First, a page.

The Lisbon negotiation failed to tackle fairly obvious abuses. The most worrying thing is that although everyone knows that the common agricultural policy is a European abuse which needs major amendment, no one can manage to get any amendment through. That is as true of the Lisbon treaty as it is of previous negotiations on the CAP. All institutions have to be repeatedly reformed if they are to remain vital or even serviceable. I fear that the European Union needs further major new reforms. This was a point on which I did not agree with the noble Lord, Lord Lawson, who looked forward to a period of stability. I am not sure that a period of stability rather than reform is what is really needed.

The situation has been made worse by the question of the referendum. I have heard all the arguments on both sides on a referendum, but what I think is certain is that the British people believe that a promise was made to them and that they now believe that the promise has been broken. One of the major problems of Britain’s relationship with Europe is indeed, as the noble Lord, Lord Owen, said, that the British people do not trust the European Union. Nothing is more unfortunate than the British Government taking a step, repudiating a promise, that makes the ordinary voter trust the European Union still less. It is not just the Government who will be blamed, though they will be blamed; the Union itself will be blamed.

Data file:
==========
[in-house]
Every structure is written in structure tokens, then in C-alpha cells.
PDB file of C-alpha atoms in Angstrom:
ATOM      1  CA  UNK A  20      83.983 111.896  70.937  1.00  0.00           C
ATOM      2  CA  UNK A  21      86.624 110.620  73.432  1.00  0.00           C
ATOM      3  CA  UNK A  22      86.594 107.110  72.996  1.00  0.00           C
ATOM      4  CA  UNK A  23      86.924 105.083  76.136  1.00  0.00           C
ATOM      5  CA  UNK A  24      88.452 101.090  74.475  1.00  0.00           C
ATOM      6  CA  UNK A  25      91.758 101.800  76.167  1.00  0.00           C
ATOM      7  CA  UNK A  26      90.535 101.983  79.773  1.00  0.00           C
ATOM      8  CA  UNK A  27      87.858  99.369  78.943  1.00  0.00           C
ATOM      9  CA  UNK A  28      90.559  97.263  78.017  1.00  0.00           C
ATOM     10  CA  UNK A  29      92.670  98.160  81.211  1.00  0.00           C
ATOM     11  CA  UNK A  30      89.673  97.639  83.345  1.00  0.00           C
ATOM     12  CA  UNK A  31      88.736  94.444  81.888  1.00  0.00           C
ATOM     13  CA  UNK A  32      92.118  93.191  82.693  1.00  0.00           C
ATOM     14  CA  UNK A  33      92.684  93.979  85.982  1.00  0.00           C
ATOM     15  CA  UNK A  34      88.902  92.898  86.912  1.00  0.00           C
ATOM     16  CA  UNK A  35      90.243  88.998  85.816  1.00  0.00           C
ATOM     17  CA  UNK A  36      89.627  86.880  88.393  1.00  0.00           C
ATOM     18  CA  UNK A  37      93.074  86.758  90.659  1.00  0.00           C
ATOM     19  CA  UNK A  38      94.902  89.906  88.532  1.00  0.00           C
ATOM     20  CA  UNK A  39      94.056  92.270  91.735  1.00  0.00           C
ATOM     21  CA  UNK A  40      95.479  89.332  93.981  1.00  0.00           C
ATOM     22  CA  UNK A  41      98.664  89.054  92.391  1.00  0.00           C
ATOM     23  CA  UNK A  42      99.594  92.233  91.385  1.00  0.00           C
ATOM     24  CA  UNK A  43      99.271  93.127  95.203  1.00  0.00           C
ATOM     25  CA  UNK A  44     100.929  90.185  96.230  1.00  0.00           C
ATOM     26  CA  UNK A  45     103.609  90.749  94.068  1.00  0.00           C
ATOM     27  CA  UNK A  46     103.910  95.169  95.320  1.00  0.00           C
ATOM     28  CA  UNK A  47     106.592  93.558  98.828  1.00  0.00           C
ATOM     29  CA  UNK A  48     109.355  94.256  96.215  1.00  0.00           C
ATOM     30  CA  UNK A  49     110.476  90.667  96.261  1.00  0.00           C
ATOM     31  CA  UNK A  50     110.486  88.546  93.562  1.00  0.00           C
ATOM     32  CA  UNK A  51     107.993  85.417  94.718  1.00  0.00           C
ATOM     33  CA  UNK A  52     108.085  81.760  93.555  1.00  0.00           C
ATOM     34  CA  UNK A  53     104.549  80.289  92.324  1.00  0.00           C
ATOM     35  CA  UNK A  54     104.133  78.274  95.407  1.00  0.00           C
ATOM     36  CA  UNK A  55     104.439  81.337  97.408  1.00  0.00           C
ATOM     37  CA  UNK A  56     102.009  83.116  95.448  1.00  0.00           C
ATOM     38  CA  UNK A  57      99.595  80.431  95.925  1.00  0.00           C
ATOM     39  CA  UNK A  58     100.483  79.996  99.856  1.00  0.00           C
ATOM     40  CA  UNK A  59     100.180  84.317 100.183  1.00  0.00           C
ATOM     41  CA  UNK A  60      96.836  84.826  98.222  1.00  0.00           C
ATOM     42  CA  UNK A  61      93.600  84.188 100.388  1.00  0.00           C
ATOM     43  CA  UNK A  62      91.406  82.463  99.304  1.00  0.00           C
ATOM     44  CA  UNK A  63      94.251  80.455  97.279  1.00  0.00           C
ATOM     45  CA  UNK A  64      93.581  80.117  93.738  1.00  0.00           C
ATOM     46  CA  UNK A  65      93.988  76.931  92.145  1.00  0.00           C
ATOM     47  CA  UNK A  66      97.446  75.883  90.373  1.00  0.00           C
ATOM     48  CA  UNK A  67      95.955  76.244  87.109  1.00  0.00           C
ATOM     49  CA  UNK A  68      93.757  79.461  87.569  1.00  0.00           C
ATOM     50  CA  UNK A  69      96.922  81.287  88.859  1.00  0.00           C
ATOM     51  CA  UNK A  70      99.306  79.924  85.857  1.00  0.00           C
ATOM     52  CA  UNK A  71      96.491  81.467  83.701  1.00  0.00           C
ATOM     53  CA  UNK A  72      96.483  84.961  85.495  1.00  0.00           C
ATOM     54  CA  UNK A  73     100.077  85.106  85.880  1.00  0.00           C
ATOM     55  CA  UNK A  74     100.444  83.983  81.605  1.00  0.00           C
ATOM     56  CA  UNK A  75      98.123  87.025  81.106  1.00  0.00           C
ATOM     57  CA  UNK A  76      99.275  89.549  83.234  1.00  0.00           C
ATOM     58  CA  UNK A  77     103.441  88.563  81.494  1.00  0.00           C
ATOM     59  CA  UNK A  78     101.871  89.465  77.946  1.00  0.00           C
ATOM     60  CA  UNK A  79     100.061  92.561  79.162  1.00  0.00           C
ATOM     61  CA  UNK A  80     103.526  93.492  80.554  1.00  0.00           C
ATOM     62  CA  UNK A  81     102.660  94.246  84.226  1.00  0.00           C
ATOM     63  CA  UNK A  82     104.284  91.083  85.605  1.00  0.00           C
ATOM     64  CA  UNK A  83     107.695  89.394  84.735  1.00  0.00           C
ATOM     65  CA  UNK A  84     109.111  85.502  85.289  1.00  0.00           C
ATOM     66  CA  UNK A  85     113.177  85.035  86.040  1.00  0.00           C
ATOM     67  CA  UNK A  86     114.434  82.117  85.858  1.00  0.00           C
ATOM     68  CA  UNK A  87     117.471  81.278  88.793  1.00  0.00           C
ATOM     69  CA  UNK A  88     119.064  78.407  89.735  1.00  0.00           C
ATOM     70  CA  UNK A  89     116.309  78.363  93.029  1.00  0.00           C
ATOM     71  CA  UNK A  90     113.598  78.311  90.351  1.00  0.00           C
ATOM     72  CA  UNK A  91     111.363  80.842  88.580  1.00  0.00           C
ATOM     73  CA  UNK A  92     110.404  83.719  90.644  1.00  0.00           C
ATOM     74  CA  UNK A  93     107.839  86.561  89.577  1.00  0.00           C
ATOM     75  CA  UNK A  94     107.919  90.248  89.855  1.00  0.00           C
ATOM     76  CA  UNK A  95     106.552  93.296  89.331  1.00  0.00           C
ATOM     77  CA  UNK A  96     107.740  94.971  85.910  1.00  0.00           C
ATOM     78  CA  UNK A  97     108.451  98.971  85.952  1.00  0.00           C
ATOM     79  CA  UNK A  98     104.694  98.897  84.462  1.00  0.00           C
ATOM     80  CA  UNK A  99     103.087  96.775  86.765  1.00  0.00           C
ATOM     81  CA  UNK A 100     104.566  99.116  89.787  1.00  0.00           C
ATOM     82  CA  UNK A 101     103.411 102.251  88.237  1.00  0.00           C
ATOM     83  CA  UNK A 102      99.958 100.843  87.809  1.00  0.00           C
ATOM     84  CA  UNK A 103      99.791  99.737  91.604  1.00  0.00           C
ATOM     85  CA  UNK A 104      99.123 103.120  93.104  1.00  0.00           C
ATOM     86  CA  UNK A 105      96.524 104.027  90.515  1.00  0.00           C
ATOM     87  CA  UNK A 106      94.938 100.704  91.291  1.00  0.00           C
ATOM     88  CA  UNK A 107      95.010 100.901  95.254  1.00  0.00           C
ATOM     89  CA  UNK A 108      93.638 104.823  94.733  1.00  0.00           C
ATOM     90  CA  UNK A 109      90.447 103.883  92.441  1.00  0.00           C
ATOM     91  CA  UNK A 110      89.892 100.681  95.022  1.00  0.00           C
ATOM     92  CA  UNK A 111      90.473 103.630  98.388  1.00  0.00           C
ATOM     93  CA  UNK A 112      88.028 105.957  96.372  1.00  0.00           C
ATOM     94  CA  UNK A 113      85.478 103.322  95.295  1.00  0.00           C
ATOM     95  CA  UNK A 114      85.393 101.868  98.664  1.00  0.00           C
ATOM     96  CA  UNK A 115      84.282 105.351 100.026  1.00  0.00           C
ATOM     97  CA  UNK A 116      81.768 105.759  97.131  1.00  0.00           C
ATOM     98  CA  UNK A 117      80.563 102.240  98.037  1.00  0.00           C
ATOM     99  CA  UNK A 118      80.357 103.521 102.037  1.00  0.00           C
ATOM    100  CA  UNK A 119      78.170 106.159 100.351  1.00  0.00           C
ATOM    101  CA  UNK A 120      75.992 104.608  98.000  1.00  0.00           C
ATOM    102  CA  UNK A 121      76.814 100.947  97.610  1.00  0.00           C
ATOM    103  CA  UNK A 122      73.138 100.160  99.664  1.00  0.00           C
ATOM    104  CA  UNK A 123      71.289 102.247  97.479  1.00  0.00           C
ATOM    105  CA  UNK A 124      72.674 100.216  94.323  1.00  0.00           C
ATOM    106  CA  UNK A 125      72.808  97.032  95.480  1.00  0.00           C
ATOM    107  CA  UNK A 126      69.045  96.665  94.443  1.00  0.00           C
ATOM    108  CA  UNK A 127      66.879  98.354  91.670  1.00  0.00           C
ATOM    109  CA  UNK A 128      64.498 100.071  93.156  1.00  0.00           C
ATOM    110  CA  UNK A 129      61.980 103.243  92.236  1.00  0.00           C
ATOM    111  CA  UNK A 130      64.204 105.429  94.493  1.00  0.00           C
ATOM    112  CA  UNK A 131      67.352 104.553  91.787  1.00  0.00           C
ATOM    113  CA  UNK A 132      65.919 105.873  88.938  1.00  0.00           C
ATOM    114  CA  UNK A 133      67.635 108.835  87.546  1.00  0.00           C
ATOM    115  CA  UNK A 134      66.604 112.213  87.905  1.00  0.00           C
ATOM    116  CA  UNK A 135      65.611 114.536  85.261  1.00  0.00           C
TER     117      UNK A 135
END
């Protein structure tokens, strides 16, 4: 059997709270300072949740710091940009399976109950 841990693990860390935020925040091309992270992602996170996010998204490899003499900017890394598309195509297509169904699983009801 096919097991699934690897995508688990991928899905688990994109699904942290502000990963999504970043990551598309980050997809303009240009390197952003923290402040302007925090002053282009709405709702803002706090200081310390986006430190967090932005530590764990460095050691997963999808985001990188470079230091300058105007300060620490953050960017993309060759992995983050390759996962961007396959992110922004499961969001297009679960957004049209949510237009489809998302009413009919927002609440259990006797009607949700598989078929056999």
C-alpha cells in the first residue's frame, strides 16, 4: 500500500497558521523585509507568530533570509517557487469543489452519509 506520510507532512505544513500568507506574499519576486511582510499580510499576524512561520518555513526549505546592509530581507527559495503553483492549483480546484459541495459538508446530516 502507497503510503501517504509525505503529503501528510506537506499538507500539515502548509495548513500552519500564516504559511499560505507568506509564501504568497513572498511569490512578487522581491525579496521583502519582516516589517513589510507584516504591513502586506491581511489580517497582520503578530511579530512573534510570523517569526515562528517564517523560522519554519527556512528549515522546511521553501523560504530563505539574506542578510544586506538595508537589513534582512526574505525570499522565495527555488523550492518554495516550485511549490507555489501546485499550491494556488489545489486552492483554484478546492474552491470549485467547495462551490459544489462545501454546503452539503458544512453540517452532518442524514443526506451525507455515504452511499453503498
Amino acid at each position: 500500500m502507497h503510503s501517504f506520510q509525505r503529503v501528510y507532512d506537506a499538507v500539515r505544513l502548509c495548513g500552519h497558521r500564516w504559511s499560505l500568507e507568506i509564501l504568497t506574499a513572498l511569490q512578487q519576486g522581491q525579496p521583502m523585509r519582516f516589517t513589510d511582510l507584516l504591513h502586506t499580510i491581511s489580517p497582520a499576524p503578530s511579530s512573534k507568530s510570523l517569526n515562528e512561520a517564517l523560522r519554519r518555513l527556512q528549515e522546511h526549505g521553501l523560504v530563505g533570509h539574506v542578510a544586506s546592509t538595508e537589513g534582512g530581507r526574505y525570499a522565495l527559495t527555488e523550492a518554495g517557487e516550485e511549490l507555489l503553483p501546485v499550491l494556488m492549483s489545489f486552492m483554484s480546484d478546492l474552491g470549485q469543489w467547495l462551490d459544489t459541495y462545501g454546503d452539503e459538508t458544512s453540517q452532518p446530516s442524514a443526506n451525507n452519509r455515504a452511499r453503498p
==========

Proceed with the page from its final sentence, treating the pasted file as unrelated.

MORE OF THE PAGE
Looking at the referendum as the final issue, and the relationship between British public opinion and the European Union as an essential part of the future

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reform of the European Union, I shall vote for a referendum on the Lisbon treaty, just as I had the good fortune to vote for a referendum on the Maastricht treaty 14 years ago.

10.52 pm

Lord Monson: My Lords, the hour is indeed late. On the other hand, a number of my noble colleagues of a broadly sceptic disposition have had to scratch, notably my noble friend Lord Neill of Bladen, so perhaps I may be allowed to speak for a few minutes. First I gladly join others in paying tribute to my noble friend Lord Grenfell and his colleagues for an excellent and very well set-out report. I cannot claim by a long shot to have read every word of it, but I sense that the conclusions do not entirely vindicate all of the Government’s reassuring claims.